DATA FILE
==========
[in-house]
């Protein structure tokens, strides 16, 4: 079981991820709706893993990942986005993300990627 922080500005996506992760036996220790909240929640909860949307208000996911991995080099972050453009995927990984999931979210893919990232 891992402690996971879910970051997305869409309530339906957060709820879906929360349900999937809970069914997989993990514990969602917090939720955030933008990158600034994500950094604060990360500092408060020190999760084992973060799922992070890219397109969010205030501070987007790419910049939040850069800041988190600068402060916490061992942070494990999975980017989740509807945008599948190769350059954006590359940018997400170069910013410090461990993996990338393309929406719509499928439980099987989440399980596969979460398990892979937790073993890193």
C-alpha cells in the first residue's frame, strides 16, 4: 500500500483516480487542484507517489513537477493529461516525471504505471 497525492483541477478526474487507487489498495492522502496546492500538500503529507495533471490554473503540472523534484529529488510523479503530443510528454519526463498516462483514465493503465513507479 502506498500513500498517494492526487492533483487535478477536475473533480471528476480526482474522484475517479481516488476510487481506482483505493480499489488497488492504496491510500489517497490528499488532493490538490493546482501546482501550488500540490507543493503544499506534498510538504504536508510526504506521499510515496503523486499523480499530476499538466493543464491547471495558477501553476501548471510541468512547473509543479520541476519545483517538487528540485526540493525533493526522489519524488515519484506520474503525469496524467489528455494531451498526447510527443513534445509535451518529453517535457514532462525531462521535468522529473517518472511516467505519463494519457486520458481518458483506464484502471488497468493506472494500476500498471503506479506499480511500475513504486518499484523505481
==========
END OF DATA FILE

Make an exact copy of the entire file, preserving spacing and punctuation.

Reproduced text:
[in-house]
């Protein structure tokens, strides 16, 4: 079981991820709706893993990942986005993300990627 922080500005996506992760036996220790909240929640909860949307208000996911991995080099972050453009995927990984999931979210893919990232 891992402690996971879910970051997305869409309530339906957060709820879906929360349900999937809970069914997989993990514990969602917090939720955030933008990158600034994500950094604060990360500092408060020190999760084992973060799922992070890219397109969010205030501070987007790419910049939040850069800041988190600068402060916490061992942070494990999975980017989740509807945008599948190769350059954006590359940018997400170069910013410090461990993996990338393309929406719509499928439980099987989440399980596969979460398990892979937790073993890193």
C-alpha cells in the first residue's frame, strides 16, 4: 500500500483516480487542484507517489513537477493529461516525471504505471 497525492483541477478526474487507487489498495492522502496546492500538500503529507495533471490554473503540472523534484529529488510523479503530443510528454519526463498516462483514465493503465513507479 502506498500513500498517494492526487492533483487535478477536475473533480471528476480526482474522484475517479481516488476510487481506482483505493480499489488497488492504496491510500489517497490528499488532493490538490493546482501546482501550488500540490507543493503544499506534498510538504504536508510526504506521499510515496503523486499523480499530476499538466493543464491547471495558477501553476501548471510541468512547473509543479520541476519545483517538487528540485526540493525533493526522489519524488515519484506520474503525469496524467489528455494531451498526447510527443513534445509535451518529453517535457514532462525531462521535468522529473517518472511516467505519463494519457486520458481518458483506464484502471488497468493506472494500476500498471503506479506499480511500475513504486518499484523505481